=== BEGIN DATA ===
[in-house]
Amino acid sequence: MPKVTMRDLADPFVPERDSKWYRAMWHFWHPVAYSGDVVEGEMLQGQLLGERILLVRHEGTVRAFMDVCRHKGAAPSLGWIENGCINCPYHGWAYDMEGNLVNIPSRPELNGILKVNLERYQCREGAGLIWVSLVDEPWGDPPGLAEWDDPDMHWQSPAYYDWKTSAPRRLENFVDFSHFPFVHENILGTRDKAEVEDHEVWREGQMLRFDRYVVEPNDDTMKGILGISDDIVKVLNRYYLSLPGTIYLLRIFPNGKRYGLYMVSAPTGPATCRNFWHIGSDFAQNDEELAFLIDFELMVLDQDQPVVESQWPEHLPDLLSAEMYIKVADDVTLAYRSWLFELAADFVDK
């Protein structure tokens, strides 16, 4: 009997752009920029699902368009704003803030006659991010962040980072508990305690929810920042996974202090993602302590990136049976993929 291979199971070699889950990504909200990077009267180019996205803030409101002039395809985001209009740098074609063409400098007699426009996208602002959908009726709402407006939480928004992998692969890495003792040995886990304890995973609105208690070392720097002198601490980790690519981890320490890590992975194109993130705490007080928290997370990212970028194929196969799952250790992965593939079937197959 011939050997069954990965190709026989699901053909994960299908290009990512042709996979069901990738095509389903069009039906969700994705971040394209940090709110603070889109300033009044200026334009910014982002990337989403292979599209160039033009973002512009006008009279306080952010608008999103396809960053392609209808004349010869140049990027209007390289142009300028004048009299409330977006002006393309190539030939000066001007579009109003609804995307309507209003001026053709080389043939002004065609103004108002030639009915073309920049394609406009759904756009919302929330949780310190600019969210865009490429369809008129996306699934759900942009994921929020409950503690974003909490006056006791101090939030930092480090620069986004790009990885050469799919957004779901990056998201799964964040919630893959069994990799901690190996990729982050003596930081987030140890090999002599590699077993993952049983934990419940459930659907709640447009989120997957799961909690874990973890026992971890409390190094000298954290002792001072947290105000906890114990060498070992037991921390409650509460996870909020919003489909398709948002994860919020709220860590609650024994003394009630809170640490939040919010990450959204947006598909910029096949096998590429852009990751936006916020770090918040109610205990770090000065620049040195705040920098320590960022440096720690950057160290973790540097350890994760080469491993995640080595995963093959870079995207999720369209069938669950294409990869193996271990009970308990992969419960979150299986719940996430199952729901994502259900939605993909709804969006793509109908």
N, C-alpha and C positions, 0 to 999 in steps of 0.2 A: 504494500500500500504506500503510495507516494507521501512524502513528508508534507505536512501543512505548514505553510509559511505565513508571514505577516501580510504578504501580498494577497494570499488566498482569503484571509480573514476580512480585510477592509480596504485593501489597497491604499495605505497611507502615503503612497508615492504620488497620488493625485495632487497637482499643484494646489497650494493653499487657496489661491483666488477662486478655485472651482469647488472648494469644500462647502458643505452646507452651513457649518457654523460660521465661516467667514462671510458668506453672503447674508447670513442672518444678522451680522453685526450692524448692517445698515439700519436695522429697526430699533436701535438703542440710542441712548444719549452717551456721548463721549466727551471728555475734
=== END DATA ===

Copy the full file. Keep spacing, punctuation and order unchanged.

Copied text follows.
[in-house]
Amino acid sequence: MPKVTMRDLADPFVPERDSKWYRAMWHFWHPVAYSGDVVEGEMLQGQLLGERILLVRHEGTVRAFMDVCRHKGAAPSLGWIENGCINCPYHGWAYDMEGNLVNIPSRPELNGILKVNLERYQCREGAGLIWVSLVDEPWGDPPGLAEWDDPDMHWQSPAYYDWKTSAPRRLENFVDFSHFPFVHENILGTRDKAEVEDHEVWREGQMLRFDRYVVEPNDDTMKGILGISDDIVKVLNRYYLSLPGTIYLLRIFPNGKRYGLYMVSAPTGPATCRNFWHIGSDFAQNDEELAFLIDFELMVLDQDQPVVESQWPEHLPDLLSAEMYIKVADDVTLAYRSWLFELAADFVDK
């Protein structure tokens, strides 16, 4: 009997752009920029699902368009704003803030006659991010962040980072508990305690929810920042996974202090993602302590990136049976993929 291979199971070699889950990504909200990077009267180019996205803030409101002039395809985001209009740098074609063409400098007699426009996208602002959908009726709402407006939480928004992998692969890495003792040995886990304890995973609105208690070392720097002198601490980790690519981890320490890590992975194109993130705490007080928290997370990212970028194929196969799952250790992965593939079937197959 011939050997069954990965190709026989699901053909994960299908290009990512042709996979069901990738095509389903069009039906969700994705971040394209940090709110603070889109300033009044200026334009910014982002990337989403292979599209160039033009973002512009006008009279306080952010608008999103396809960053392609209808004349010869140049990027209007390289142009300028004048009299409330977006002006393309190539030939000066001007579009109003609804995307309507209003001026053709080389043939002004065609103004108002030639009915073309920049394609406009759904756009919302929330949780310190600019969210865009490429369809008129996306699934759900942009994921929020409950503690974003909490006056006791101090939030930092480090620069986004790009990885050469799919957004779901990056998201799964964040919630893959069994990799901690190996990729982050003596930081987030140890090999002599590699077993993952049983934990419940459930659907709640447009989120997957799961909690874990973890026992971890409390190094000298954290002792001072947290105000906890114990060498070992037991921390409650509460996870909020919003489909398709948002994860919020709220860590609650024994003394009630809170640490939040919010990450959204947006598909910029096949096998590429852009990751936006916020770090918040109610205990770090000065620049040195705040920098320590960022440096720690950057160290973790540097350890994760080469491993995640080595995963093959870079995207999720369209069938669950294409990869193996271990009970308990992969419960979150299986719940996430199952729901994502259900939605993909709804969006793509109908």
N, C-alpha and C positions, 0 to 999 in steps of 0.2 A: 504494500500500500504506500503510495507516494507521501512524502513528508508534507505536512501543512505548514505553510509559511505565513508571514505577516501580510504578504501580498494577497494570499488566498482569503484571509480573514476580512480585510477592509480596504485593501489597497491604499495605505497611507502615503503612497508615492504620488497620488493625485495632487497637482499643484494646489497650494493653499487657496489661491483666488477662486478655485472651482469647488472648494469644500462647502458643505452646507452651513457649518457654523460660521465661516467667514462671510458668506453672503447674508447670513442672518444678522451680522453685526450692524448692517445698515439700519436695522429697526430699533436701535438703542440710542441712548444719549452717551456721548463721549466727551471728555475734